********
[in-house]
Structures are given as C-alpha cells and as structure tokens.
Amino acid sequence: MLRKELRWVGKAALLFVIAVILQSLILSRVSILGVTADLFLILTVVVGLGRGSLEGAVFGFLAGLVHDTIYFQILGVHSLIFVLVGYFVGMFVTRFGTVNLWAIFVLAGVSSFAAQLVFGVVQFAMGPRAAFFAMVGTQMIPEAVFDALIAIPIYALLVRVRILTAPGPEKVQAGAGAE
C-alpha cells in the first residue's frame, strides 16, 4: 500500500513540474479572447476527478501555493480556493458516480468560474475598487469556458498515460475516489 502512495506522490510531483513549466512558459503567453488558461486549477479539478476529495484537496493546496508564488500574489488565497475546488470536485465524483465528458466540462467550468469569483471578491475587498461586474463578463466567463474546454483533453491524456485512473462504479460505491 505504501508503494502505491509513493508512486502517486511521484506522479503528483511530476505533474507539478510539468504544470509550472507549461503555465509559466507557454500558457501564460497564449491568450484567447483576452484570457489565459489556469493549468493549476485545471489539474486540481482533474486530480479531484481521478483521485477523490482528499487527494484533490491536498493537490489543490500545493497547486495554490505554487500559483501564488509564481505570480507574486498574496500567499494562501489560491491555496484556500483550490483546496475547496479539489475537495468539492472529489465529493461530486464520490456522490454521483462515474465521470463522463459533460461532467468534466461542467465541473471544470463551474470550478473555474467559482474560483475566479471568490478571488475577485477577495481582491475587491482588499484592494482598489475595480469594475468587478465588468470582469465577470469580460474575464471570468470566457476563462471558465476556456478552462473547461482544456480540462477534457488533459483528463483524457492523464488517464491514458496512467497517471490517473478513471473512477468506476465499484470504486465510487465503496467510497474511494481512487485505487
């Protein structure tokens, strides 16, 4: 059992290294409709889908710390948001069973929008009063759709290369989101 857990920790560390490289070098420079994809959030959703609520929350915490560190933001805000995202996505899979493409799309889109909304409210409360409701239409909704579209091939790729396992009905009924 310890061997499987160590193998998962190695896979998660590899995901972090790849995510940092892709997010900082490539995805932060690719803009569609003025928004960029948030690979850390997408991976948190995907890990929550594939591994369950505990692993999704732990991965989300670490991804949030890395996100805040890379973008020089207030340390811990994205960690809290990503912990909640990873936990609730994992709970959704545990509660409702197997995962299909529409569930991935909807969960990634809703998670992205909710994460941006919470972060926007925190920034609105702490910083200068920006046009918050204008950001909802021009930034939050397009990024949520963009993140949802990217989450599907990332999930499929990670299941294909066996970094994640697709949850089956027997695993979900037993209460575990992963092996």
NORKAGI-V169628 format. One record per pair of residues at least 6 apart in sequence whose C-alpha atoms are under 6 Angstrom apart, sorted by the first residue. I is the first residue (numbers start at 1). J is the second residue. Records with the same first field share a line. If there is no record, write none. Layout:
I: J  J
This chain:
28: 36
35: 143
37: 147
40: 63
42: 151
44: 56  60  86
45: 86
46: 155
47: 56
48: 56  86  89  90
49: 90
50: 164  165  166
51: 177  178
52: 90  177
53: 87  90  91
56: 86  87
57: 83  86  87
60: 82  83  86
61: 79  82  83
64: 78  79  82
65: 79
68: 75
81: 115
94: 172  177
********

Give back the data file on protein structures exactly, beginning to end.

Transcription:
[in-house]
Structures are given as C-alpha cells and as structure tokens.
Amino acid sequence: MLRKELRWVGKAALLFVIAVILQSLILSRVSILGVTADLFLILTVVVGLGRGSLEGAVFGFLAGLVHDTIYFQILGVHSLIFVLVGYFVGMFVTRFGTVNLWAIFVLAGVSSFAAQLVFGVVQFAMGPRAAFFAMVGTQMIPEAVFDALIAIPIYALLVRVRILTAPGPEKVQAGAGAE
C-alpha cells in the first residue's frame, strides 16, 4: 500500500513540474479572447476527478501555493480556493458516480468560474475598487469556458498515460475516489 502512495506522490510531483513549466512558459503567453488558461486549477479539478476529495484537496493546496508564488500574489488565497475546488470536485465524483465528458466540462467550468469569483471578491475587498461586474463578463466567463474546454483533453491524456485512473462504479460505491 505504501508503494502505491509513493508512486502517486511521484506522479503528483511530476505533474507539478510539468504544470509550472507549461503555465509559466507557454500558457501564460497564449491568450484567447483576452484570457489565459489556469493549468493549476485545471489539474486540481482533474486530480479531484481521478483521485477523490482528499487527494484533490491536498493537490489543490500545493497547486495554490505554487500559483501564488509564481505570480507574486498574496500567499494562501489560491491555496484556500483550490483546496475547496479539489475537495468539492472529489465529493461530486464520490456522490454521483462515474465521470463522463459533460461532467468534466461542467465541473471544470463551474470550478473555474467559482474560483475566479471568490478571488475577485477577495481582491475587491482588499484592494482598489475595480469594475468587478465588468470582469465577470469580460474575464471570468470566457476563462471558465476556456478552462473547461482544456480540462477534457488533459483528463483524457492523464488517464491514458496512467497517471490517473478513471473512477468506476465499484470504486465510487465503496467510497474511494481512487485505487
């Protein structure tokens, strides 16, 4: 059992290294409709889908710390948001069973929008009063759709290369989101 857990920790560390490289070098420079994809959030959703609520929350915490560190933001805000995202996505899979493409799309889109909304409210409360409701239409909704579209091939790729396992009905009924 310890061997499987160590193998998962190695896979998660590899995901972090790849995510940092892709997010900082490539995805932060690719803009569609003025928004960029948030690979850390997408991976948190995907890990929550594939591994369950505990692993999704732990991965989300670490991804949030890395996100805040890379973008020089207030340390811990994205960690809290990503912990909640990873936990609730994992709970959704545990509660409702197997995962299909529409569930991935909807969960990634809703998670992205909710994460941006919470972060926007925190920034609105702490910083200068920006046009918050204008950001909802021009930034939050397009990024949520963009993140949802990217989450599907990332999930499929990670299941294909066996970094994640697709949850089956027997695993979900037993209460575990992963092996």
NORKAGI-V169628 format. One record per pair of residues at least 6 apart in sequence whose C-alpha atoms are under 6 Angstrom apart, sorted by the first residue. I is the first residue (numbers start at 1). J is the second residue. Records with the same first field share a line. If there is no record, write none. Layout:
I: J  J
This chain:
28: 36
35: 143
37: 147
40: 63
42: 151
44: 56  60  86
45: 86
46: 155
47: 56
48: 56  86  89  90
49: 90
50: 164  165  166
51: 177  178
52: 90  177
53: 87  90  91
56: 86  87
57: 83  86  87
60: 82  83  86
61: 79  82  83
64: 78  79  82
65: 79
68: 75
81: 115
94: 172  177